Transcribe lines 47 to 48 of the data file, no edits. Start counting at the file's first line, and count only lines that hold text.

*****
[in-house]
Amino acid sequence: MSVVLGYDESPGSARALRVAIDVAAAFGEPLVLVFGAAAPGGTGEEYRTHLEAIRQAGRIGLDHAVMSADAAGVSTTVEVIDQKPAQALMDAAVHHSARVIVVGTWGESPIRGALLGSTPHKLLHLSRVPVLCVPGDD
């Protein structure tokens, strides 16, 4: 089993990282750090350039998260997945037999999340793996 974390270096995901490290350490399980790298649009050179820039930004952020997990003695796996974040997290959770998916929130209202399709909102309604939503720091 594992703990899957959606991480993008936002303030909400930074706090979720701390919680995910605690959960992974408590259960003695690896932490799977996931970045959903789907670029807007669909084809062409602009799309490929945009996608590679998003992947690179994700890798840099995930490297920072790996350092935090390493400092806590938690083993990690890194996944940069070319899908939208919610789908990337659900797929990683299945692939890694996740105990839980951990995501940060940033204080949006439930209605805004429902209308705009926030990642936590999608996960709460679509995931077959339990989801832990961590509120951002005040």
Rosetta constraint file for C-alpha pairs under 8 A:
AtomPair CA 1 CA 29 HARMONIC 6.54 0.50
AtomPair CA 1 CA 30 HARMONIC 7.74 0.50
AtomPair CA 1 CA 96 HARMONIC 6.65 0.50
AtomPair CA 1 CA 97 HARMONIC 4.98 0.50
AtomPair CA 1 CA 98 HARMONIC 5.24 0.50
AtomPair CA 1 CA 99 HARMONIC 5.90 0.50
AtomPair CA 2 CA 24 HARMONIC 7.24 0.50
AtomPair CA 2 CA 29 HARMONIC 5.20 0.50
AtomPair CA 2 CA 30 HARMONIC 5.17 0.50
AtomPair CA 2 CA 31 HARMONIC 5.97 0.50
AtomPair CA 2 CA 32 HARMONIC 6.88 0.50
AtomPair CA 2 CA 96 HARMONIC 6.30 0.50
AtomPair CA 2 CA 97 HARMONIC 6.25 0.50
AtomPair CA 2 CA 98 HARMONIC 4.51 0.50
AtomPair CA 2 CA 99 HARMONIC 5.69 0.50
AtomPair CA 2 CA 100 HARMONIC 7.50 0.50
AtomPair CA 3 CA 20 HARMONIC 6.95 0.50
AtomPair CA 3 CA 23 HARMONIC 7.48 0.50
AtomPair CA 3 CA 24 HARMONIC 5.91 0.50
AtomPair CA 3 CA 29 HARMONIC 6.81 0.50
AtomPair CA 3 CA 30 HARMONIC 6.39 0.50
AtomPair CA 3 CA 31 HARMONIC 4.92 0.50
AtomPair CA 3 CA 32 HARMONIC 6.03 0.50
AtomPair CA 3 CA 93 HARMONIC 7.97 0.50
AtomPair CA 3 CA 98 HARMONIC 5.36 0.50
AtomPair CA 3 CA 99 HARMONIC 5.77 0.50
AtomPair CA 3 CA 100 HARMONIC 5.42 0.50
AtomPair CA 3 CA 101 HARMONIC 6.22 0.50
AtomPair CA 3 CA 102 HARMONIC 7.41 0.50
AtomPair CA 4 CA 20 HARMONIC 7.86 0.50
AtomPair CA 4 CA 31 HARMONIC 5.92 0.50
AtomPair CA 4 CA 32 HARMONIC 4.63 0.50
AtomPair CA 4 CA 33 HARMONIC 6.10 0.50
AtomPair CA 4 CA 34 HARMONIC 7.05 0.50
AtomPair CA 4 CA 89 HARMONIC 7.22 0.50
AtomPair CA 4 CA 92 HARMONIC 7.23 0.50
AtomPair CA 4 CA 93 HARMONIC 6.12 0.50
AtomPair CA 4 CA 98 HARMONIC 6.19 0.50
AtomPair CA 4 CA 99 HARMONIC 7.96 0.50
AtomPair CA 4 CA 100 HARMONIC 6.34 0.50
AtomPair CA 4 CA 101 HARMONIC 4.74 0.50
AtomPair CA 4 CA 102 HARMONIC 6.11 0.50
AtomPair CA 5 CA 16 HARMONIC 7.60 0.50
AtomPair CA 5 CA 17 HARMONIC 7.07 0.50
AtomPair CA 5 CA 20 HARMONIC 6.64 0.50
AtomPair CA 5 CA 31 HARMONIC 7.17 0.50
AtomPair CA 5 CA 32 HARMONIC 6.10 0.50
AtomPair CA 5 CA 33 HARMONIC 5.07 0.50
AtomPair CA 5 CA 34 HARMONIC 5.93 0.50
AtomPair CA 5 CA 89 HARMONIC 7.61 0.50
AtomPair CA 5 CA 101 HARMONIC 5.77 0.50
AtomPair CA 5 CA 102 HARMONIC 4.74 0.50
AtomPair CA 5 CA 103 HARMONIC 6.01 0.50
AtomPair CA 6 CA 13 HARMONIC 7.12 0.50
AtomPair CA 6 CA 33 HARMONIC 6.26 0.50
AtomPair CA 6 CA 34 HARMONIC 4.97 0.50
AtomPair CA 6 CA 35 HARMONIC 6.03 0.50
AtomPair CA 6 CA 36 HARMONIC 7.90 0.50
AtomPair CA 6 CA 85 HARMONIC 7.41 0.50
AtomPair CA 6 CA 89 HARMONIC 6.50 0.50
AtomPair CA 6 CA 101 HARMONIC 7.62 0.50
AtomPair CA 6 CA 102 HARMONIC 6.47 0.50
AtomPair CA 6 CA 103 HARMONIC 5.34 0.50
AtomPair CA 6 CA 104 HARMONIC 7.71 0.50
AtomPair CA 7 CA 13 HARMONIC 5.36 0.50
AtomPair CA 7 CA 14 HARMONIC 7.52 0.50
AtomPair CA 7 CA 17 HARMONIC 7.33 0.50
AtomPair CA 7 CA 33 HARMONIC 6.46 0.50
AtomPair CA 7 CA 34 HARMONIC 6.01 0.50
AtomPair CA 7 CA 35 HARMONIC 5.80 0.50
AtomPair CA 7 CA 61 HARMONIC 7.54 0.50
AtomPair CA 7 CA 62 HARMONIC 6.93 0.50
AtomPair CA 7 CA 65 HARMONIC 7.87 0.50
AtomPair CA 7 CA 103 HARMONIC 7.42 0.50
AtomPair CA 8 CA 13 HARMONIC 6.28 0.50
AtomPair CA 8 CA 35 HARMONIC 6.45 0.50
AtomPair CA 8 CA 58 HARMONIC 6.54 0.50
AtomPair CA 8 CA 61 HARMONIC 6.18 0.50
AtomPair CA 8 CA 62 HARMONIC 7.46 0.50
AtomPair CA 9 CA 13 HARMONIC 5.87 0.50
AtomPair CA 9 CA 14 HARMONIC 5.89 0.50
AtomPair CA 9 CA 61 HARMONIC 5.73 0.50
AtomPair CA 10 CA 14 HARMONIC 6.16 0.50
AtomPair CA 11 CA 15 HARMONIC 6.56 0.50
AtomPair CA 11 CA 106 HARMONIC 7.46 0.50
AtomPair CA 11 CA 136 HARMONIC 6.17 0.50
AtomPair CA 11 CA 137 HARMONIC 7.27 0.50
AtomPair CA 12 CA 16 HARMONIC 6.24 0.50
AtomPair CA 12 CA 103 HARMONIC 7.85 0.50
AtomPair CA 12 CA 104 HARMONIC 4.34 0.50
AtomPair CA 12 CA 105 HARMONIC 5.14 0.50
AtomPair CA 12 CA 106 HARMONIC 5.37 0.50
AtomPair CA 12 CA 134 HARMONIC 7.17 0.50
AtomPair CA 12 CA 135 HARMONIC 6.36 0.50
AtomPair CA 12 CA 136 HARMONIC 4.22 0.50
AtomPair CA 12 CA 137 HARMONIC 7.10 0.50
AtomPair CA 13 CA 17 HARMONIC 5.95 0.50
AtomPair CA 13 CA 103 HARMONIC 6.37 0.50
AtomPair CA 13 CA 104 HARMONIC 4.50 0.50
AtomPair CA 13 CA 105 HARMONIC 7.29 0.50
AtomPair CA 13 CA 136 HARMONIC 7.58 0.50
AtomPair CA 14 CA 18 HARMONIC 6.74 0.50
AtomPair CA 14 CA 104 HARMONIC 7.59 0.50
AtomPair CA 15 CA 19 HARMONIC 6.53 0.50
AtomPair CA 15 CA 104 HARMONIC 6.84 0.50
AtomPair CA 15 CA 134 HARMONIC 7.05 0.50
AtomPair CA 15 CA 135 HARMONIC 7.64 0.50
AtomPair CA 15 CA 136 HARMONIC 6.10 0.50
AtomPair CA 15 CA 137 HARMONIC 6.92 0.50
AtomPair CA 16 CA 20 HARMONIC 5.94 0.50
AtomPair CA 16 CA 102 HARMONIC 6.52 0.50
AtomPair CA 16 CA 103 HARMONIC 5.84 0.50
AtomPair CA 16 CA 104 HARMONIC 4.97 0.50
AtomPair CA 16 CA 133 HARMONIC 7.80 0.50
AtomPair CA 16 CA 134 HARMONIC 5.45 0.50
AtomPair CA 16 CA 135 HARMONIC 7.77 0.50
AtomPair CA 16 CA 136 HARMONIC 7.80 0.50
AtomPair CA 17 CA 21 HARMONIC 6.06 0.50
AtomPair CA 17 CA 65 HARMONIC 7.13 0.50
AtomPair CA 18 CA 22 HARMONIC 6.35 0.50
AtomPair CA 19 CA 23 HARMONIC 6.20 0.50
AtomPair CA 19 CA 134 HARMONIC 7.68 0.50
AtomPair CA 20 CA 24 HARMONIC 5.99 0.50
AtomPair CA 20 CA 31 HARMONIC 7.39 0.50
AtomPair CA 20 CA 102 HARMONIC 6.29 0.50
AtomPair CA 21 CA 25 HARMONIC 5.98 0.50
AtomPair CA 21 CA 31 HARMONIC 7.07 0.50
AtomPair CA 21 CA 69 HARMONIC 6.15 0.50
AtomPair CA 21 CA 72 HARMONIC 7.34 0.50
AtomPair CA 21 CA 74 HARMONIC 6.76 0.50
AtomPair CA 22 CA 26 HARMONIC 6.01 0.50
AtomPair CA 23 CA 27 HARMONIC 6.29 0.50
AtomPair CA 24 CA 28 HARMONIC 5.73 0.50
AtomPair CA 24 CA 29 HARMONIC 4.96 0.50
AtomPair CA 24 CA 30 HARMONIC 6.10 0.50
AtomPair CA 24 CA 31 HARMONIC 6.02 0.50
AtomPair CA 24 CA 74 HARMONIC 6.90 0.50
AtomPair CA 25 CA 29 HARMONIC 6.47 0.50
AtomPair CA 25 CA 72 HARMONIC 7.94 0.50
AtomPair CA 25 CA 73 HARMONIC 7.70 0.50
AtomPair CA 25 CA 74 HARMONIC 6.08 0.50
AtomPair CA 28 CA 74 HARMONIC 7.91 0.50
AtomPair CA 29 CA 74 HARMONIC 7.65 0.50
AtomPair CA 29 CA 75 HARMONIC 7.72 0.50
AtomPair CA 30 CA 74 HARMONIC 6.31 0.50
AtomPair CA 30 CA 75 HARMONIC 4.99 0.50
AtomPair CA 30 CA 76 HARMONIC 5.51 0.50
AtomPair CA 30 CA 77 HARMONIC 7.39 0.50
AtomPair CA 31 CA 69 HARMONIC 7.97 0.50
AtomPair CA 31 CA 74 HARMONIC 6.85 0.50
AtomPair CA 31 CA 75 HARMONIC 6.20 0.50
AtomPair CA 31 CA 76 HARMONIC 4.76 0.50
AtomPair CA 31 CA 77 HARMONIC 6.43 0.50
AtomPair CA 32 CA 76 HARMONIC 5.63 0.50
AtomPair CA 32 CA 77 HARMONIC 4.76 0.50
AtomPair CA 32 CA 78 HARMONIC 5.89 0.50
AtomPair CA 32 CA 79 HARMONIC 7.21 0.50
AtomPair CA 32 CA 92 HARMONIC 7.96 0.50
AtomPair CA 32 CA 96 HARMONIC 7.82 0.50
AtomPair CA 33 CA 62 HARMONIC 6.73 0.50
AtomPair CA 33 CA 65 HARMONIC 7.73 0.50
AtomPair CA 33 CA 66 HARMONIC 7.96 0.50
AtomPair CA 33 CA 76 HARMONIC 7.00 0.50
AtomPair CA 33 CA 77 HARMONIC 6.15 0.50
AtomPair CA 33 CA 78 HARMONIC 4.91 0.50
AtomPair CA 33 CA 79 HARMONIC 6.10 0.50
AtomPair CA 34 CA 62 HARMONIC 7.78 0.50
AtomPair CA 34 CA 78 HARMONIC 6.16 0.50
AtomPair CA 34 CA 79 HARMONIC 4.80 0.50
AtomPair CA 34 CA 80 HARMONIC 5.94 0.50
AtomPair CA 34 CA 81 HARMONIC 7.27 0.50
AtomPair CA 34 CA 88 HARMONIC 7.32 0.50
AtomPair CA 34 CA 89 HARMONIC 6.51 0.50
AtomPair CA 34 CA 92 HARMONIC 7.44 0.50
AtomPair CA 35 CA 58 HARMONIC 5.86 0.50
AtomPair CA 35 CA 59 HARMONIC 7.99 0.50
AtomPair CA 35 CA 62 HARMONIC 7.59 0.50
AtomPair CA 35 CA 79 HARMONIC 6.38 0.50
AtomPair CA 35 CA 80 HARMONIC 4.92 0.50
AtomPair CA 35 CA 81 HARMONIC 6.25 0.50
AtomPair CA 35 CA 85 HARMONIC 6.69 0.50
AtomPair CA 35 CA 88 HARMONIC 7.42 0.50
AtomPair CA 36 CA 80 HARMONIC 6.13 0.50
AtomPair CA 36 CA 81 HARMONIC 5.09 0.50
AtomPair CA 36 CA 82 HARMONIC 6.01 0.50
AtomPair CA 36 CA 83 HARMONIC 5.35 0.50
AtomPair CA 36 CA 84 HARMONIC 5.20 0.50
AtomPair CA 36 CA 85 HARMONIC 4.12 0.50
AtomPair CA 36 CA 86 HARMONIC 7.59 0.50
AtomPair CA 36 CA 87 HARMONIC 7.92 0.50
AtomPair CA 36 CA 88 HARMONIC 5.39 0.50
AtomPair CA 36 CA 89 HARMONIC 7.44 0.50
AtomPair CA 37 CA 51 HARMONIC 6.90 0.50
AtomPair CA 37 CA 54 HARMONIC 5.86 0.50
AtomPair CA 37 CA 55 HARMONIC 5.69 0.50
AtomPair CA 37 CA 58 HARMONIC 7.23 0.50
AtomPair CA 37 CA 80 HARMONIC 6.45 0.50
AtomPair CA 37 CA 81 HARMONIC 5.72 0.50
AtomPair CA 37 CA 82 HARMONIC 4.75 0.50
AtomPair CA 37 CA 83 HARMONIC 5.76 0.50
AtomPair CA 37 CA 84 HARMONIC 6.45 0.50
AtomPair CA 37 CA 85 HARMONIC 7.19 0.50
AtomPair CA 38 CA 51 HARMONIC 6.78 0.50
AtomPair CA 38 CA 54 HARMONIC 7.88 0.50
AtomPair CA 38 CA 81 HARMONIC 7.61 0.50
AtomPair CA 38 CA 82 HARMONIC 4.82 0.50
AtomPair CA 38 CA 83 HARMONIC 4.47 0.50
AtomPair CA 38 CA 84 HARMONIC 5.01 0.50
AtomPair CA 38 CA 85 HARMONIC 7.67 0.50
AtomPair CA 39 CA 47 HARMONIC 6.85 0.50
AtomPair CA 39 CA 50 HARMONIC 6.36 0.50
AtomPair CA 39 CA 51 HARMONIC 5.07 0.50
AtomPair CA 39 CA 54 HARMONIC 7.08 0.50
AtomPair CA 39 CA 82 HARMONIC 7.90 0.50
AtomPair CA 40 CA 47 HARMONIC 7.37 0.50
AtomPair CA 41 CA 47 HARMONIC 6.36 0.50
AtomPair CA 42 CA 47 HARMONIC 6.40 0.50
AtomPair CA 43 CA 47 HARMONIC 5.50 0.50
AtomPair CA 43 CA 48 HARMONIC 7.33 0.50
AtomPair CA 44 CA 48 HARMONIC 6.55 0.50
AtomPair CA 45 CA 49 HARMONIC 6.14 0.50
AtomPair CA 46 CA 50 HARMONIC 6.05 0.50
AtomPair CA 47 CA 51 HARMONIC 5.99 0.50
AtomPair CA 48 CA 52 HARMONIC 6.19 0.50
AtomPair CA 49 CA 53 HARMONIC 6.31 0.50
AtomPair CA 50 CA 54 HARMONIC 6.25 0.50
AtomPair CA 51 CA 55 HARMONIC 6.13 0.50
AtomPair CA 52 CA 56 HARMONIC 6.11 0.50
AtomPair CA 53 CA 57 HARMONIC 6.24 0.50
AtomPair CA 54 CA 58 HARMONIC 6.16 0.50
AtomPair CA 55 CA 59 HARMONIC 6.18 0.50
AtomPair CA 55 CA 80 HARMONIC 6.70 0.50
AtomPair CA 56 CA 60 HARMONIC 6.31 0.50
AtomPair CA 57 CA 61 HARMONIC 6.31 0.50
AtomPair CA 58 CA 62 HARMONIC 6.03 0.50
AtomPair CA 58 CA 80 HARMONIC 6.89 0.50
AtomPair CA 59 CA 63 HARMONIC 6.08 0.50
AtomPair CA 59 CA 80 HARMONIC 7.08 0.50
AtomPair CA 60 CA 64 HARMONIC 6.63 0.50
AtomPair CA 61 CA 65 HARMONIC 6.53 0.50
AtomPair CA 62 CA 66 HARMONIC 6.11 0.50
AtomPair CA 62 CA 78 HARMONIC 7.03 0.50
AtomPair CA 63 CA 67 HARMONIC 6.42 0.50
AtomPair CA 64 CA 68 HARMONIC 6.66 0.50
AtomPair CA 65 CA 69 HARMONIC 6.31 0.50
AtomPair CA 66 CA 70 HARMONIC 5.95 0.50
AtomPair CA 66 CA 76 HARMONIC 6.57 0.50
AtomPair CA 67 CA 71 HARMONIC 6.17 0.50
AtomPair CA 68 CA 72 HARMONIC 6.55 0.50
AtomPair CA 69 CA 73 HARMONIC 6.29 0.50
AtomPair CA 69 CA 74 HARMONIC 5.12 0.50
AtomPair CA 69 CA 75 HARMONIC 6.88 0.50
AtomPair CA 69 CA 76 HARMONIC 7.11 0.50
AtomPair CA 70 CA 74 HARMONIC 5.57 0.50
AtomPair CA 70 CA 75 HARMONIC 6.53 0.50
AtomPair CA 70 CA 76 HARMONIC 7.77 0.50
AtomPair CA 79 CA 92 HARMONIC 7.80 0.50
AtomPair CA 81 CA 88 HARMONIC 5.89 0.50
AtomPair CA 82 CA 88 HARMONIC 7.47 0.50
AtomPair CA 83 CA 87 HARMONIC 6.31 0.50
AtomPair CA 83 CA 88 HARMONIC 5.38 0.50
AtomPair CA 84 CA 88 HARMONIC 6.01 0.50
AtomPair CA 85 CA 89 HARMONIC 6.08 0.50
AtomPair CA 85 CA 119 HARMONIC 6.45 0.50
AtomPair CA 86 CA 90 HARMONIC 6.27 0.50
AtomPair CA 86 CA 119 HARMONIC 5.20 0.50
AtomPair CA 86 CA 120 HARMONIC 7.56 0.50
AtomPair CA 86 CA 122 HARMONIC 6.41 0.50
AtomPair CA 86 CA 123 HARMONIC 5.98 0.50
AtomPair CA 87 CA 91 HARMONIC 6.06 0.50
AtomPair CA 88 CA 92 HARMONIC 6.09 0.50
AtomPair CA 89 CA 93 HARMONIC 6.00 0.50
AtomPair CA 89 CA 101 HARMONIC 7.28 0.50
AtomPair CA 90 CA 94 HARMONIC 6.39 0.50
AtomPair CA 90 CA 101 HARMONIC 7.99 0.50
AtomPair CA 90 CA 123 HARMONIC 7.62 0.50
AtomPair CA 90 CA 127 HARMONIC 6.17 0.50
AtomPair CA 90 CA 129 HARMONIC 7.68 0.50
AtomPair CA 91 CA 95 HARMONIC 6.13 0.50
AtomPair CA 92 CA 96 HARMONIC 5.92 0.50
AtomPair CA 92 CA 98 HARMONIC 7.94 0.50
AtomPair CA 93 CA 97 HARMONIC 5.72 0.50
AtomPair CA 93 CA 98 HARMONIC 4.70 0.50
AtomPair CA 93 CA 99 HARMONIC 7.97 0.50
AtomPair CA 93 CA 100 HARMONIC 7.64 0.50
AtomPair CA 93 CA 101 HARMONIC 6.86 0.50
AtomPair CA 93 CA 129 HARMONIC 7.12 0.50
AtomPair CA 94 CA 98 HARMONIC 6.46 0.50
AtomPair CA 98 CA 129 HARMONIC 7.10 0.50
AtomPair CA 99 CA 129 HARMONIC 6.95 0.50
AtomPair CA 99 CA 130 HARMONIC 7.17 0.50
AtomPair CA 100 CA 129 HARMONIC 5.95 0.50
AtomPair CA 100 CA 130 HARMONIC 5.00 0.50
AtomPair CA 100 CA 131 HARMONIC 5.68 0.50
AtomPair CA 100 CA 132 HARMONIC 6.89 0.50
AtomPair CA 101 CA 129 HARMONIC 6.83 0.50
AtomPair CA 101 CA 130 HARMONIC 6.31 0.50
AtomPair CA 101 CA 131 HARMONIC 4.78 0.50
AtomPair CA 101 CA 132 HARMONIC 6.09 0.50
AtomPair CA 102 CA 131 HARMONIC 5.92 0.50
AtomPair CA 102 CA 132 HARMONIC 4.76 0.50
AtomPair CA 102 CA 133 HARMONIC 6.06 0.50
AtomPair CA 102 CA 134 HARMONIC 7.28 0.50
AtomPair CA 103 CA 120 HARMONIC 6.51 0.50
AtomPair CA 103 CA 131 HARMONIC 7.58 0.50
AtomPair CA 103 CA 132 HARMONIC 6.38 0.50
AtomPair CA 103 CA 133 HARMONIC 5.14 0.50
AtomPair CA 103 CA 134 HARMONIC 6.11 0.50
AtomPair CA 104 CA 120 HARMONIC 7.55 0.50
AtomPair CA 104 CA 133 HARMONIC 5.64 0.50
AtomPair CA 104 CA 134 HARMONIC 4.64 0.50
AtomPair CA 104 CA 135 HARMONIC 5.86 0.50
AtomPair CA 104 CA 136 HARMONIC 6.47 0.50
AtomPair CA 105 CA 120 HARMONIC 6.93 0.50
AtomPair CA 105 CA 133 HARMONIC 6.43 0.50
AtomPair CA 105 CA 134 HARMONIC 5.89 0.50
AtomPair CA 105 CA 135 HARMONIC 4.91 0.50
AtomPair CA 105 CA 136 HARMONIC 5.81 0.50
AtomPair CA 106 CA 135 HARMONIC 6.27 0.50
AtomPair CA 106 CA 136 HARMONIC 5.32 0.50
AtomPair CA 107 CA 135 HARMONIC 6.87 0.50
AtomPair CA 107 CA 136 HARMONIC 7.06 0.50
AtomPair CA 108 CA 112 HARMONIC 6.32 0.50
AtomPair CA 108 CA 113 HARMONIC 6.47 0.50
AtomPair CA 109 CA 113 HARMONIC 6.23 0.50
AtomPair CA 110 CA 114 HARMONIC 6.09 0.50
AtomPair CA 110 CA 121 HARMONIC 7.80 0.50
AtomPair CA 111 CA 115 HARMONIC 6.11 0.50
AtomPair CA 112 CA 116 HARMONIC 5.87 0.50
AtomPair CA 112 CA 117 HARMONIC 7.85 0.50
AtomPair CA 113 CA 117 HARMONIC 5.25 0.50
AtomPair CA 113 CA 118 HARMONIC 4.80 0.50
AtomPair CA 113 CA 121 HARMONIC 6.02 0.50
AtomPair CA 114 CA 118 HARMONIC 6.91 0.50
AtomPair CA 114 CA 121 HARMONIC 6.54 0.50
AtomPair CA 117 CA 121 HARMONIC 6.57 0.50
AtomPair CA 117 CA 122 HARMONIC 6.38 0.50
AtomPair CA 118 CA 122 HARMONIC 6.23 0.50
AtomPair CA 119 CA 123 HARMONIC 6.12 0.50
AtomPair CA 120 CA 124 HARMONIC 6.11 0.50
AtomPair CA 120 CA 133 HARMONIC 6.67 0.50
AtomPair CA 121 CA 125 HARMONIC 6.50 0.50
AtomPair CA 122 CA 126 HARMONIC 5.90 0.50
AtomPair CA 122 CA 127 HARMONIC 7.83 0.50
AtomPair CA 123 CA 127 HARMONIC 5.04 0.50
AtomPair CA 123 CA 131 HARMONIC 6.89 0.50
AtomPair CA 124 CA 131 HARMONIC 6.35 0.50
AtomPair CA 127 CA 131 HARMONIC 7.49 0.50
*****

AtomPair CA 5 CA 16 HARMONIC 7.60 0.50
AtomPair CA 5 CA 17 HARMONIC 7.07 0.50